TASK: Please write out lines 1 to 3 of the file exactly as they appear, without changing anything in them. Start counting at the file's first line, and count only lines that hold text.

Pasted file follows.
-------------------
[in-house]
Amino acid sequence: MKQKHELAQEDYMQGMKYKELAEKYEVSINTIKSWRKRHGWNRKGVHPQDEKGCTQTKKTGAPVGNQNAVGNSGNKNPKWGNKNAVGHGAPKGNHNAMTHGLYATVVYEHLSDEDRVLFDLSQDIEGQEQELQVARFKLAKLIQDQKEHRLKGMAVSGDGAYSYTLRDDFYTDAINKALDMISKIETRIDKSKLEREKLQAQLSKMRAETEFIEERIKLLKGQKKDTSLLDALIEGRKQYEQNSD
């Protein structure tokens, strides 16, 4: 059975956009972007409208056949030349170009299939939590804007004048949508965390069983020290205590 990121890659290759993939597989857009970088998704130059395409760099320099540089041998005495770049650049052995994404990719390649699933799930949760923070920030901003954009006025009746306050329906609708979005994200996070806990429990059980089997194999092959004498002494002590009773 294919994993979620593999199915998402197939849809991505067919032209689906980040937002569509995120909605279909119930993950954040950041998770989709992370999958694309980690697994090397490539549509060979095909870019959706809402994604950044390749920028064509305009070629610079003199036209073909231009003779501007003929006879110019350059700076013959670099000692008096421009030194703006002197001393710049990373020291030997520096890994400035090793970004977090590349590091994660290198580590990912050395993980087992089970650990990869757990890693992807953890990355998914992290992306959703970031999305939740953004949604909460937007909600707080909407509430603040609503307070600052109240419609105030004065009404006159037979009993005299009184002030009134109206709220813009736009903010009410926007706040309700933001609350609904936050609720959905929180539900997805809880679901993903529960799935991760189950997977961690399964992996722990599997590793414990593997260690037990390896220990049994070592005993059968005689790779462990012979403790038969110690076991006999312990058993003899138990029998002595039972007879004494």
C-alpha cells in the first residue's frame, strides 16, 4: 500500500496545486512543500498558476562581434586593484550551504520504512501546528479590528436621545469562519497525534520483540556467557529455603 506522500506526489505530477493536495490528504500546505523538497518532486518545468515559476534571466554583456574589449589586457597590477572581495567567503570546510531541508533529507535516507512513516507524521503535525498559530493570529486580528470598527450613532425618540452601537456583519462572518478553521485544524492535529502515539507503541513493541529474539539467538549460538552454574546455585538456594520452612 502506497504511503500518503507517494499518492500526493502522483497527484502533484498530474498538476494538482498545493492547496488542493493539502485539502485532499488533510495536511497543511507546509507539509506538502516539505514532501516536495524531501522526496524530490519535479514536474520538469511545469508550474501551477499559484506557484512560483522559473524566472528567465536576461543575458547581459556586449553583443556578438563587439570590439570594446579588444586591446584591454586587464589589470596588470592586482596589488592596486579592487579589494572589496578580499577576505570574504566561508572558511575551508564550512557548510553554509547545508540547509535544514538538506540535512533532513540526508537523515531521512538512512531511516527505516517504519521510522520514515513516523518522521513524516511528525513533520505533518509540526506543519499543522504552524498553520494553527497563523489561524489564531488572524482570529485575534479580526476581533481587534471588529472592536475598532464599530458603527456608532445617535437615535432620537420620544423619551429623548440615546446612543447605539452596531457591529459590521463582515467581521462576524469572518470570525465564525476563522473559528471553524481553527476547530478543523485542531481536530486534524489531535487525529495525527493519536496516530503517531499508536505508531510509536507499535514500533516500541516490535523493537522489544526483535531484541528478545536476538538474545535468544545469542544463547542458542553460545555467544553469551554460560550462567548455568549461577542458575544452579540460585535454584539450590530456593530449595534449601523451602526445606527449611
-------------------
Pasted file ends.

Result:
[in-house]
Amino acid sequence: MKQKHELAQEDYMQGMKYKELAEKYEVSINTIKSWRKRHGWNRKGVHPQDEKGCTQTKKTGAPVGNQNAVGNSGNKNPKWGNKNAVGHGAPKGNHNAMTHGLYATVVYEHLSDEDRVLFDLSQDIEGQEQELQVARFKLAKLIQDQKEHRLKGMAVSGDGAYSYTLRDDFYTDAINKALDMISKIETRIDKSKLEREKLQAQLSKMRAETEFIEERIKLLKGQKKDTSLLDALIEGRKQYEQNSD
């Protein structure tokens, strides 16, 4: 059975956009972007409208056949030349170009299939939590804007004048949508965390069983020290205590 990121890659290759993939597989857009970088998704130059395409760099320099540089041998005495770049650049052995994404990719390649699933799930949760923070920030901003954009006025009746306050329906609708979005994200996070806990429990059980089997194999092959004498002494002590009773 294919994993979620593999199915998402197939849809991505067919032209689906980040937002569509995120909605279909119930993950954040950041998770989709992370999958694309980690697994090397490539549509060979095909870019959706809402994604950044390749920028064509305009070629610079003199036209073909231009003779501007003929006879110019350059700076013959670099000692008096421009030194703006002197001393710049990373020291030997520096890994400035090793970004977090590349590091994660290198580590990912050395993980087992089970650990990869757990890693992807953890990355998914992290992306959703970031999305939740953004949604909460937007909600707080909407509430603040609503307070600052109240419609105030004065009404006159037979009993005299009184002030009134109206709220813009736009903010009410926007706040309700933001609350609904936050609720959905929180539900997805809880679901993903529960799935991760189950997977961690399964992996722990599997590793414990593997260690037990390896220990049994070592005993059968005689790779462990012979403790038969110690076991006999312990058993003899138990029998002595039972007879004494």